Loriza Brahman at Nietverdiend near the Botswana border in the North West is one of the breed’s foundation herds in South Africa. The herd goes back to 1960 when Nico Meyer and his wife Julene imported three Stuart heifers and a Hudgins bull from Texas. Three heifers from Howard Parker’s well-known V8 herd followed in 1965, and four years later, a bull from the Sugarlands herd was introduced.
Through performance testing and natural selection on the veld, this genetic base has been moulded into a hardy Brahman herd with remarkable uniformity, predictable fertility, excellent milk production, adaptability and a calm, stable temperament. ‘Loriza’ is a compound name incorporating the names of the couple’s two children, Louis and Mariza. Today, the second and third Meyer generations – Louis, his wife Christa, and their twin sons Louis and Stefan – are actively involved in Tommiesrus, the family’s diversified farming enterprise.
This includes 5 000ha under maize, sunflower and soya beans in the Lichtenburg district. Then there is a feedlot, a game ranching operation and recently acquired land near Riversdale in the Western Cape where Louis plans to establish a commercial Brahman herd. The Loriza herd, comprising around 1 500 registered and 4 500 grade Brahman cattle, is run on seven blocks of bushveld totalling about 23 000ha.
The average long-term annual rainfall is 380mm, although the past three years averaged only around 230mm. The forage responds well to good rain and is generally nutritious but not overabundant. Heartwater, gallsickness, redwater, predation and stock theft can be serious challenges. Louis selects strictly for performance under these extensive conditions, culling any cow with an unacceptably high ICP.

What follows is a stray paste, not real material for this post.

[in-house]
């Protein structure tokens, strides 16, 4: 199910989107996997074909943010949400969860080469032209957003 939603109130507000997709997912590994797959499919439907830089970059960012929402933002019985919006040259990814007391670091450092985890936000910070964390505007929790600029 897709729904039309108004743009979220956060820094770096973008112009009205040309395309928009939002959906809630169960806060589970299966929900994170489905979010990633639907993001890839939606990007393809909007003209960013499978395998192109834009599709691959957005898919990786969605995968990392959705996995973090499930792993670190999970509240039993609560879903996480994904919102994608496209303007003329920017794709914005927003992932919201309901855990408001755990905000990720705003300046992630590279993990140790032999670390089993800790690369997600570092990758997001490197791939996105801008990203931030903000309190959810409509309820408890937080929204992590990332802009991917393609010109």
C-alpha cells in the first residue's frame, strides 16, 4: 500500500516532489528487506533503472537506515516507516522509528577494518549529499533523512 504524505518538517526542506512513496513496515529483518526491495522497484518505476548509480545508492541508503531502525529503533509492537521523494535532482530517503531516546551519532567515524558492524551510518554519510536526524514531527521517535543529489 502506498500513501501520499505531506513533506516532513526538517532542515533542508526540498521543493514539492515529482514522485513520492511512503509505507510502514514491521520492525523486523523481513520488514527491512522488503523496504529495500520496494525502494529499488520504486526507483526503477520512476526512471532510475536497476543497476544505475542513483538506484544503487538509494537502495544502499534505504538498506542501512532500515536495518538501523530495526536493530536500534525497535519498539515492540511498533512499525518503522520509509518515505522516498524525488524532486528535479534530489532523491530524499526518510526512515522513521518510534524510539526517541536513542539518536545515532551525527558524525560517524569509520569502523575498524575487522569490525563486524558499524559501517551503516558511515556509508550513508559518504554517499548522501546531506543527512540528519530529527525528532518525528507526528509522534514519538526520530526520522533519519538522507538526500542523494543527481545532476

At the same time, while pursuing good carcass characteristics and growth in cows, he does not sacrifice fertility and milk production. The average ICP of the herd is 375 days, with heifers first calving at around 26 months. Fertility (scrotum circumference) and rib-eye muscle area are important in bulls. The latest scientific and technological advances, such as Herdmaster breeding and management software, help to further improve production efficiency.
Echoing the great Prof Jan Bonsma’s dictum that to measure is to know, Loriza’s approach to selection and breeding is firmly grounded in performance recording and evaluation.
Loriza Brahmans is a family concern in the best sense of the word.
The Meyer family, from left: Louis (Jnr), Christa, Louis (Snr), Carli and Stefan.
Nico Meyer started performance testing on a group of 120 calves back in 1978, and today the Loriza stud has one of the largest private databases of recorded Brahman measurements and weights in the world. Since 1978, more than 33 000 calves have been Phase A and B tested while more than 5 000 bulls have been Phase D tested.